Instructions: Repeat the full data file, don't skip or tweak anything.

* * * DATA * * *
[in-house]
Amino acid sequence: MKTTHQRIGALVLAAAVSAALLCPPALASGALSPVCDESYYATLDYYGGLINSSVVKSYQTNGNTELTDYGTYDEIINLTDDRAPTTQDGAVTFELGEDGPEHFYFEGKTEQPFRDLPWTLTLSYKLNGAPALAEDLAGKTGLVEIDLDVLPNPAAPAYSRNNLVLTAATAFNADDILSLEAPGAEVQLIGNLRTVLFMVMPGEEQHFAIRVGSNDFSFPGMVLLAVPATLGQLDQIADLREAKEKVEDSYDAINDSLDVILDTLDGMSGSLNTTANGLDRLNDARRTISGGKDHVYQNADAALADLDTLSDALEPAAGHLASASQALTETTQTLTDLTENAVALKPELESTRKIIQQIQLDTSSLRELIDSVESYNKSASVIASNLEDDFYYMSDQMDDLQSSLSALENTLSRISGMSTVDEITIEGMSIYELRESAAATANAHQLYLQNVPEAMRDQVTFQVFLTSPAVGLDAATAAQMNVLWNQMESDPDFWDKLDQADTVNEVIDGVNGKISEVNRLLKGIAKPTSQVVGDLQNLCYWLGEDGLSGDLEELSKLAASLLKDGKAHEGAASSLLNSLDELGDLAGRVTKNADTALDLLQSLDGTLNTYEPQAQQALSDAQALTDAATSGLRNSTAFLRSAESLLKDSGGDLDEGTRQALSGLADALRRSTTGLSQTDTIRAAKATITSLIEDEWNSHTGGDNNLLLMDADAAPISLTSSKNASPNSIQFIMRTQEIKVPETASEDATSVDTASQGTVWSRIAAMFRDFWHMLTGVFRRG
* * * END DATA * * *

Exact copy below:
[in-house]
Amino acid sequence: MKTTHQRIGALVLAAAVSAALLCPPALASGALSPVCDESYYATLDYYGGLINSSVVKSYQTNGNTELTDYGTYDEIINLTDDRAPTTQDGAVTFELGEDGPEHFYFEGKTEQPFRDLPWTLTLSYKLNGAPALAEDLAGKTGLVEIDLDVLPNPAAPAYSRNNLVLTAATAFNADDILSLEAPGAEVQLIGNLRTVLFMVMPGEEQHFAIRVGSNDFSFPGMVLLAVPATLGQLDQIADLREAKEKVEDSYDAINDSLDVILDTLDGMSGSLNTTANGLDRLNDARRTISGGKDHVYQNADAALADLDTLSDALEPAAGHLASASQALTETTQTLTDLTENAVALKPELESTRKIIQQIQLDTSSLRELIDSVESYNKSASVIASNLEDDFYYMSDQMDDLQSSLSALENTLSRISGMSTVDEITIEGMSIYELRESAAATANAHQLYLQNVPEAMRDQVTFQVFLTSPAVGLDAATAAQMNVLWNQMESDPDFWDKLDQADTVNEVIDGVNGKISEVNRLLKGIAKPTSQVVGDLQNLCYWLGEDGLSGDLEELSKLAASLLKDGKAHEGAASSLLNSLDELGDLAGRVTKNADTALDLLQSLDGTLNTYEPQAQQALSDAQALTDAATSGLRNSTAFLRSAESLLKDSGGDLDEGTRQALSGLADALRRSTTGLSQTDTIRAAKATITSLIEDEWNSHTGGDNNLLLMDADAAPISLTSSKNASPNSIQFIMRTQEIKVPETASEDATSVDTASQGTVWSRIAAMFRDFWHMLTGVFRRG